Jesus spent his earthly life confronting things that people typically try to avoid and even hide from including illness, demons, the powers-that-be, and death.

Over this Holy Week we've observed, acknowledged and celebrated confrontational situations including the introduction of a new revolution on Palm Sunday that continues to this day. It all ends with a shocking display of disapproval at what is going on in the Temple and some very perturbed religious leaders.

We gathered together on Maundy Thursday for a reenactment of the Last Supper and heard the command to love one another the way he loves us, which moves directly into Good Friday where, if we were willing, we confront death itself. We look death in the face as he did in the Garden of Gethsemane. He told his disciples to stay with him in prayer, but they couldn't do it, and hopefully we did better.

Now, its Easter morning and all of that is behind us because this morning is about new life. This morning is about accepting the promise given so long ago for those who take Jesus seriously and follow in his footsteps and are willing to be open to his Spirit. The promise is for new life in him.

In the paper last week there was an article about the YMCA building a state of the art facility for the purpose of providing childcare. It was described as a multi-million dollar project and when built will be able to accommodate 96 children. That's a lot of money and a serious commitment to make toward the betterment of the community.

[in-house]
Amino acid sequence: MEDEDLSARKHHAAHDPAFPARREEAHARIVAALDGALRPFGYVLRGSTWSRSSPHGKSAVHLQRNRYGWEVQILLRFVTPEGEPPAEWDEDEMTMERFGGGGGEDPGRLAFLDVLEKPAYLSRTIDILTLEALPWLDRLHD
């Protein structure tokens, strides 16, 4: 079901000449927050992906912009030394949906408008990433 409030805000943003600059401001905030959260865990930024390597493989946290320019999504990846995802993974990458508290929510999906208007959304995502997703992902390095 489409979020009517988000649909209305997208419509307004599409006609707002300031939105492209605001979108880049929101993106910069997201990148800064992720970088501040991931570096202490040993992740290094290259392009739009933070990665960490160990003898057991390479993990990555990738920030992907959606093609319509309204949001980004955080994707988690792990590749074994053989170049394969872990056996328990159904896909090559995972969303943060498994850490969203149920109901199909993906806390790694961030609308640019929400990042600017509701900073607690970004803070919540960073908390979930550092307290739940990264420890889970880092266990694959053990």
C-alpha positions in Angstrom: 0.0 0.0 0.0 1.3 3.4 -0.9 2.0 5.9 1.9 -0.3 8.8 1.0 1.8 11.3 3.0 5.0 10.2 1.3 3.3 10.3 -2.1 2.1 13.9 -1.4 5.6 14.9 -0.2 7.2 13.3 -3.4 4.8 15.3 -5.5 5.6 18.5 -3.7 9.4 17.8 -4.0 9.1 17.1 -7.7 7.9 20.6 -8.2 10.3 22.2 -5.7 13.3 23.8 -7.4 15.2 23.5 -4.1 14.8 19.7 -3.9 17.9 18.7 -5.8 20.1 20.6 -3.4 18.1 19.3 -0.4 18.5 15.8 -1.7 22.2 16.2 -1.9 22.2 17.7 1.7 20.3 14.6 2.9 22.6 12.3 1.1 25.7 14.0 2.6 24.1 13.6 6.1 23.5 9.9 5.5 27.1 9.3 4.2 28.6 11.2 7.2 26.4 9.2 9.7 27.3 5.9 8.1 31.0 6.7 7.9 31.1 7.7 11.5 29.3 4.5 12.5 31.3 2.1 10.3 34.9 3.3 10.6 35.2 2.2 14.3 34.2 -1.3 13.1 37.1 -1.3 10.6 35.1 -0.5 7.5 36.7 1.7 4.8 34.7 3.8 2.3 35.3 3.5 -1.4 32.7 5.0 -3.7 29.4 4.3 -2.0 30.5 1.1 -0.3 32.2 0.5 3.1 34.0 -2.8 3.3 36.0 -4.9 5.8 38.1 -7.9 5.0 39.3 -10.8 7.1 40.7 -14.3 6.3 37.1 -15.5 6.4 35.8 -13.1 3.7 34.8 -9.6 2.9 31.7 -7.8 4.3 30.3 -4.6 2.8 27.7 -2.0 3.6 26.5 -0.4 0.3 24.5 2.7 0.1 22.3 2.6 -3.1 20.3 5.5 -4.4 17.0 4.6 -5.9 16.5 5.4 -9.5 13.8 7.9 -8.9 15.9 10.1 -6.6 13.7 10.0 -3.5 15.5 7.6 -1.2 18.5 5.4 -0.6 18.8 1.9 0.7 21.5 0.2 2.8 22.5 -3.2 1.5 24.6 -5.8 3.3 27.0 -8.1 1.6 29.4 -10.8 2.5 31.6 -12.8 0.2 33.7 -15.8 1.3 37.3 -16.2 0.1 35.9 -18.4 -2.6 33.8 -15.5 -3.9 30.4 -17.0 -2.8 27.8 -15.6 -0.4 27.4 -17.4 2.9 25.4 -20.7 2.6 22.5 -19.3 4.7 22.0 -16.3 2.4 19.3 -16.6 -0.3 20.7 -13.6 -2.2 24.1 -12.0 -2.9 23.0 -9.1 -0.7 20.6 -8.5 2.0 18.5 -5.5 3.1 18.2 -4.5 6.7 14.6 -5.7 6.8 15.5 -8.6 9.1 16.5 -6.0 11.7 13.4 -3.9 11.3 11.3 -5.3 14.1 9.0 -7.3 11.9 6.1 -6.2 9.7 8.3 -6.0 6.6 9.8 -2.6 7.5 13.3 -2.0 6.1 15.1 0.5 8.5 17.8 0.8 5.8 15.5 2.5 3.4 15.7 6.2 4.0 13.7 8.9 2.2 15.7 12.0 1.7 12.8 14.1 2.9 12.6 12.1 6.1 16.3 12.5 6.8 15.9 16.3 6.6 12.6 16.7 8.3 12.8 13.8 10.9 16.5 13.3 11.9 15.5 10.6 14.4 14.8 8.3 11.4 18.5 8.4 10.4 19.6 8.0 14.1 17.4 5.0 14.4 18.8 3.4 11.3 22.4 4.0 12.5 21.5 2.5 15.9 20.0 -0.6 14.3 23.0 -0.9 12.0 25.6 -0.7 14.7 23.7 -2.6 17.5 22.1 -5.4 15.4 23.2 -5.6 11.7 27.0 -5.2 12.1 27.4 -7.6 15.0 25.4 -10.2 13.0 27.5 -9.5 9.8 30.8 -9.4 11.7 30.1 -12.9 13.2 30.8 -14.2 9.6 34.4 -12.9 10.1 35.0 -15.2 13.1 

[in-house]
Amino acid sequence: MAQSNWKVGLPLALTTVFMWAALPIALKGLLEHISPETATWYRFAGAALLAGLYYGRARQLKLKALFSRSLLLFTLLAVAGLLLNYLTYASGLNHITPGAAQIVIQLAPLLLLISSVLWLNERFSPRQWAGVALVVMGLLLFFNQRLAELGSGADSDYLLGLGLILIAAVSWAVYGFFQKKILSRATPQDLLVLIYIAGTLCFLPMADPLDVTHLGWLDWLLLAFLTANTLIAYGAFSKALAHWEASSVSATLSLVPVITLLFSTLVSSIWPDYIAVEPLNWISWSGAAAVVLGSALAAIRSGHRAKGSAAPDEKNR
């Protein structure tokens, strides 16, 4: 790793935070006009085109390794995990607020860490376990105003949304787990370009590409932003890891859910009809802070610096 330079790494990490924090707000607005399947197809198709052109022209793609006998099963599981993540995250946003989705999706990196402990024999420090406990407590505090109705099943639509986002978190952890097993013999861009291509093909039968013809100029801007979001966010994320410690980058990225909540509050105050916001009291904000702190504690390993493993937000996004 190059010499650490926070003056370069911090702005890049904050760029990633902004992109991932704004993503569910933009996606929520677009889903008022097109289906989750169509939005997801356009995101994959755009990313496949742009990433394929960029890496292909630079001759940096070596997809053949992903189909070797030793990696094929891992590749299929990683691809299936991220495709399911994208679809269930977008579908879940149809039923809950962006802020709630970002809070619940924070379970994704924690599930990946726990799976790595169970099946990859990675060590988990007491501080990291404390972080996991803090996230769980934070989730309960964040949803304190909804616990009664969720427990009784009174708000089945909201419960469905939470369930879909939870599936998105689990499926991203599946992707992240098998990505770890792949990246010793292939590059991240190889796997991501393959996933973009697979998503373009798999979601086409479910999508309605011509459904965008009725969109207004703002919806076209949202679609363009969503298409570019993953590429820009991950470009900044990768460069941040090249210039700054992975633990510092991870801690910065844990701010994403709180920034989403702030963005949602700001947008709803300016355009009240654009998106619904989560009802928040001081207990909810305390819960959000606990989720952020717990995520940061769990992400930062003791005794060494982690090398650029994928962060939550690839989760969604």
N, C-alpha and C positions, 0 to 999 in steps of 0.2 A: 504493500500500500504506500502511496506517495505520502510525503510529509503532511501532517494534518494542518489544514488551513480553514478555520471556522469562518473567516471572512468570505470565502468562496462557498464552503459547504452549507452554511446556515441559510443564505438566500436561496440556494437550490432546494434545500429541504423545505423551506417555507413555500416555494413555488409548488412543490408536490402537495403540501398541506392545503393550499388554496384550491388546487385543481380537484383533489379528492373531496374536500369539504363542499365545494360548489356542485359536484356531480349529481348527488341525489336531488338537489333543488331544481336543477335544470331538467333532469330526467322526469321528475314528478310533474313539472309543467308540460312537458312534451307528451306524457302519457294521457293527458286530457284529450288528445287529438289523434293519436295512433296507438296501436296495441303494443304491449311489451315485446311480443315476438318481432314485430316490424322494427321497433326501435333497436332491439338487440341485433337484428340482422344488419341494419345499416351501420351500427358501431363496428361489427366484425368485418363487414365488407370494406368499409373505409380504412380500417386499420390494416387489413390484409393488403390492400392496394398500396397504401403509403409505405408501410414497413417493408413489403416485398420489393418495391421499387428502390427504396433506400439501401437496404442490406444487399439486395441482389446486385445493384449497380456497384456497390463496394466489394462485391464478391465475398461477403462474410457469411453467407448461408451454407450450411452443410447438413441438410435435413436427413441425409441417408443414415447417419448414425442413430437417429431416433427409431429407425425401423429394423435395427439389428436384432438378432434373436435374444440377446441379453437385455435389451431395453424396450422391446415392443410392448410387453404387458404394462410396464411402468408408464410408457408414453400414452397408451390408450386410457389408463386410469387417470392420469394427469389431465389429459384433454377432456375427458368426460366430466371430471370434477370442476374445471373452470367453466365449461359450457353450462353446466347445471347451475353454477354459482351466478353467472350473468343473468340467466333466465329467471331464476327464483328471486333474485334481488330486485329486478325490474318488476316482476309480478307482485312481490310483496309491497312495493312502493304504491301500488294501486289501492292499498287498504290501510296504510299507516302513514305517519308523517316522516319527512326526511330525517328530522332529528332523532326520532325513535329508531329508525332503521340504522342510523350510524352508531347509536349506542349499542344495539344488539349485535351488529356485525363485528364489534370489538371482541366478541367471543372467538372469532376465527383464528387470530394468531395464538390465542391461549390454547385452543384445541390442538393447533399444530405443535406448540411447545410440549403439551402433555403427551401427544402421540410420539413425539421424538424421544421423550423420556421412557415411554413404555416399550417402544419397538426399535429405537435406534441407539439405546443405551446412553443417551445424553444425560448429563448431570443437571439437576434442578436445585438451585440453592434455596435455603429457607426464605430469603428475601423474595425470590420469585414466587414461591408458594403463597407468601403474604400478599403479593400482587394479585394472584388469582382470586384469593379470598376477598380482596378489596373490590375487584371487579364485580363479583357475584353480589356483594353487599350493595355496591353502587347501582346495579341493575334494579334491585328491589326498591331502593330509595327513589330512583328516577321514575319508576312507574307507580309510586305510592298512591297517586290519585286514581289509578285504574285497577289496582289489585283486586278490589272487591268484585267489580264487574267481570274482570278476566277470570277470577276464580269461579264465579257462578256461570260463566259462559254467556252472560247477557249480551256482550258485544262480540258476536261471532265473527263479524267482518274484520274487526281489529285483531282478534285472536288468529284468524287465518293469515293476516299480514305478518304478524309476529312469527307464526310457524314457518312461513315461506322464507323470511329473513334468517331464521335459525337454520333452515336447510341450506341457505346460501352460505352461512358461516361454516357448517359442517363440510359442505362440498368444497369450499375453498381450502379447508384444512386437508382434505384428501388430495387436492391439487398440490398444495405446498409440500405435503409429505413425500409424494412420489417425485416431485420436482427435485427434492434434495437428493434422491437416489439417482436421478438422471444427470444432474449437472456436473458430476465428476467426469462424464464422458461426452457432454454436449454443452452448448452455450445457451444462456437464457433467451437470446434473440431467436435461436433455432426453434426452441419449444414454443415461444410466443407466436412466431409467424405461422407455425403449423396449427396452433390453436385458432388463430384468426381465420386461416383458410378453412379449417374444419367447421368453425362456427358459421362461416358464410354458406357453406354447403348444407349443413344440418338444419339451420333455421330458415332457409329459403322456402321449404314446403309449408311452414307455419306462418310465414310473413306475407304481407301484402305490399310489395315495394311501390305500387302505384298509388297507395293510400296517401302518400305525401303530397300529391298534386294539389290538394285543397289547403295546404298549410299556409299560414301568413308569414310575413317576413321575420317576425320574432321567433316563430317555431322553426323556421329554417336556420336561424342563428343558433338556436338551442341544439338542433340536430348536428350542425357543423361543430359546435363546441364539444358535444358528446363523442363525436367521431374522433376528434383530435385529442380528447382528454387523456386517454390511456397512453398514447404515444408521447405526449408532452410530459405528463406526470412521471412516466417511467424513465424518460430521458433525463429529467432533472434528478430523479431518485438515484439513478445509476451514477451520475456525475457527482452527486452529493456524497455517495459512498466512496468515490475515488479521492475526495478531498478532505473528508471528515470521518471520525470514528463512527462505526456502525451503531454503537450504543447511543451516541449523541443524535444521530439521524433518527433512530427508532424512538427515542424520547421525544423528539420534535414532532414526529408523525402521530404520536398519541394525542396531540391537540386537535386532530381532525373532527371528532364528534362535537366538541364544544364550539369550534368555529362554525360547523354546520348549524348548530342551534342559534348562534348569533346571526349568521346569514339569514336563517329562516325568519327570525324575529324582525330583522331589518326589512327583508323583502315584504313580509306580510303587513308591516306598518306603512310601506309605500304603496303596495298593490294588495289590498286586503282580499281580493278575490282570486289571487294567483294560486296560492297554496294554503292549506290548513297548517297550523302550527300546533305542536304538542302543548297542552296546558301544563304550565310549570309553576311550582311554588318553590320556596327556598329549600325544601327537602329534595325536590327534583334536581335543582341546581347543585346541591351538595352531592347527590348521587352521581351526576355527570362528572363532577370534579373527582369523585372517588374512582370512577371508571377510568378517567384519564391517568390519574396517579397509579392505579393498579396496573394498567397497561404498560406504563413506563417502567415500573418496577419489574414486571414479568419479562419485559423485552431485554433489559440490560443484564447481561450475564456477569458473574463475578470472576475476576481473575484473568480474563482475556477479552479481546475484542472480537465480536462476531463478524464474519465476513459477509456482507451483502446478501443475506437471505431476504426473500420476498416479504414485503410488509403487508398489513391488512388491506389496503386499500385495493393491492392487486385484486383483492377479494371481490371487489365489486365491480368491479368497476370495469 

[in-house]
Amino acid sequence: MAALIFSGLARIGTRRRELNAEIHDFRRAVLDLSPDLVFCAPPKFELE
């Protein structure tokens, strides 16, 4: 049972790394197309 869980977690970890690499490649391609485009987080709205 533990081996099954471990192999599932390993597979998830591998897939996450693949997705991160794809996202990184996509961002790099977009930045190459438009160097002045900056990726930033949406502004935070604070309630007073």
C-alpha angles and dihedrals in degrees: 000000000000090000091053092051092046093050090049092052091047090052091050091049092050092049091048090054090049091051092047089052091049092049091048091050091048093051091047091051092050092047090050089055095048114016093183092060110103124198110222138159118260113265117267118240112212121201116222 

On our own doorstep ICI Construction has completed their work on the new pathway that leads into one of the premier attractions in our area the Olympic National Park. We've watched them do this over the course of many months and have participated in our own way by providing them a launching platform they could use free of charge.

With these projects and others there seems to be a concerted effort to make our little community out here on the northern peninsula attractive to both tourists and potential permanent residents. Somebody wants to see new life in Port Angeles and is working hard to make that a reality. Maybe those of you in Kiwanis Club and closer to the movers and shakers in our community are more savvy to what's going on than I am, but it seems apparent that something is afoot.